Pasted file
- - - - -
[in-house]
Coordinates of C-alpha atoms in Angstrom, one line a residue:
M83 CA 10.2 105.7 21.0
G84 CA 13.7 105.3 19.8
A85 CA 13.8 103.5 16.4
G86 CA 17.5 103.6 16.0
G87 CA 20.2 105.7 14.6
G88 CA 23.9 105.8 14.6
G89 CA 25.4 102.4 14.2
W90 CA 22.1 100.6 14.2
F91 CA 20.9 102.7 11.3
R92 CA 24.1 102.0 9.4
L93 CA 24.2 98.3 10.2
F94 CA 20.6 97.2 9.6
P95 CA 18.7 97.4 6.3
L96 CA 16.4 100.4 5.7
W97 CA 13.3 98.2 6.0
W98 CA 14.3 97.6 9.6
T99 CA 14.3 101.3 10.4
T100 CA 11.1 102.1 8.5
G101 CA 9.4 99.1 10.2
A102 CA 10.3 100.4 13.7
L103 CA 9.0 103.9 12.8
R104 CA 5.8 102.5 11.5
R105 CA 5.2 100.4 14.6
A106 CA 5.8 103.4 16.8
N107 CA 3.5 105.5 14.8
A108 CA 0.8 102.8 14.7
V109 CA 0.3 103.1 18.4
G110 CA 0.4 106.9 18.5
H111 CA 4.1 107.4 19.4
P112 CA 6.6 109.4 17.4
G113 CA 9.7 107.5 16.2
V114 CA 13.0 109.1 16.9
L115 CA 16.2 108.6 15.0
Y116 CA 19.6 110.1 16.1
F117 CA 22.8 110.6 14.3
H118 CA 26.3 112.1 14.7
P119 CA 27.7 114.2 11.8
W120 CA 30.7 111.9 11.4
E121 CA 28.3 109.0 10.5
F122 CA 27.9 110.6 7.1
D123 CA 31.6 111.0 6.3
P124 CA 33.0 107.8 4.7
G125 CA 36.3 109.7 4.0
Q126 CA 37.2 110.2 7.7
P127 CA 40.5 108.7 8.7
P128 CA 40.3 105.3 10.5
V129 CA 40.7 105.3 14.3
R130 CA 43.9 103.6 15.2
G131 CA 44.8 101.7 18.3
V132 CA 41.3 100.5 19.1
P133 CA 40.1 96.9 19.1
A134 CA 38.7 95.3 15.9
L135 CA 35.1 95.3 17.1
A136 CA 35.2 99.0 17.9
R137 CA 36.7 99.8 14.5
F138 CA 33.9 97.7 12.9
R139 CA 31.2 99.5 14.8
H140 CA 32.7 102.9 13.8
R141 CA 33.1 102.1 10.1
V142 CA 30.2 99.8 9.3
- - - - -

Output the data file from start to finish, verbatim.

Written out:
[in-house]
Coordinates of C-alpha atoms in Angstrom, one line a residue:
M83 CA 10.2 105.7 21.0
G84 CA 13.7 105.3 19.8
A85 CA 13.8 103.5 16.4
G86 CA 17.5 103.6 16.0
G87 CA 20.2 105.7 14.6
G88 CA 23.9 105.8 14.6
G89 CA 25.4 102.4 14.2
W90 CA 22.1 100.6 14.2
F91 CA 20.9 102.7 11.3
R92 CA 24.1 102.0 9.4
L93 CA 24.2 98.3 10.2
F94 CA 20.6 97.2 9.6
P95 CA 18.7 97.4 6.3
L96 CA 16.4 100.4 5.7
W97 CA 13.3 98.2 6.0
W98 CA 14.3 97.6 9.6
T99 CA 14.3 101.3 10.4
T100 CA 11.1 102.1 8.5
G101 CA 9.4 99.1 10.2
A102 CA 10.3 100.4 13.7
L103 CA 9.0 103.9 12.8
R104 CA 5.8 102.5 11.5
R105 CA 5.2 100.4 14.6
A106 CA 5.8 103.4 16.8
N107 CA 3.5 105.5 14.8
A108 CA 0.8 102.8 14.7
V109 CA 0.3 103.1 18.4
G110 CA 0.4 106.9 18.5
H111 CA 4.1 107.4 19.4
P112 CA 6.6 109.4 17.4
G113 CA 9.7 107.5 16.2
V114 CA 13.0 109.1 16.9
L115 CA 16.2 108.6 15.0
Y116 CA 19.6 110.1 16.1
F117 CA 22.8 110.6 14.3
H118 CA 26.3 112.1 14.7
P119 CA 27.7 114.2 11.8
W120 CA 30.7 111.9 11.4
E121 CA 28.3 109.0 10.5
F122 CA 27.9 110.6 7.1
D123 CA 31.6 111.0 6.3
P124 CA 33.0 107.8 4.7
G125 CA 36.3 109.7 4.0
Q126 CA 37.2 110.2 7.7
P127 CA 40.5 108.7 8.7
P128 CA 40.3 105.3 10.5
V129 CA 40.7 105.3 14.3
R130 CA 43.9 103.6 15.2
G131 CA 44.8 101.7 18.3
V132 CA 41.3 100.5 19.1
P133 CA 40.1 96.9 19.1
A134 CA 38.7 95.3 15.9
L135 CA 35.1 95.3 17.1
A136 CA 35.2 99.0 17.9
R137 CA 36.7 99.8 14.5
F138 CA 33.9 97.7 12.9
R139 CA 31.2 99.5 14.8
H140 CA 32.7 102.9 13.8
R141 CA 33.1 102.1 10.1
V142 CA 30.2 99.8 9.3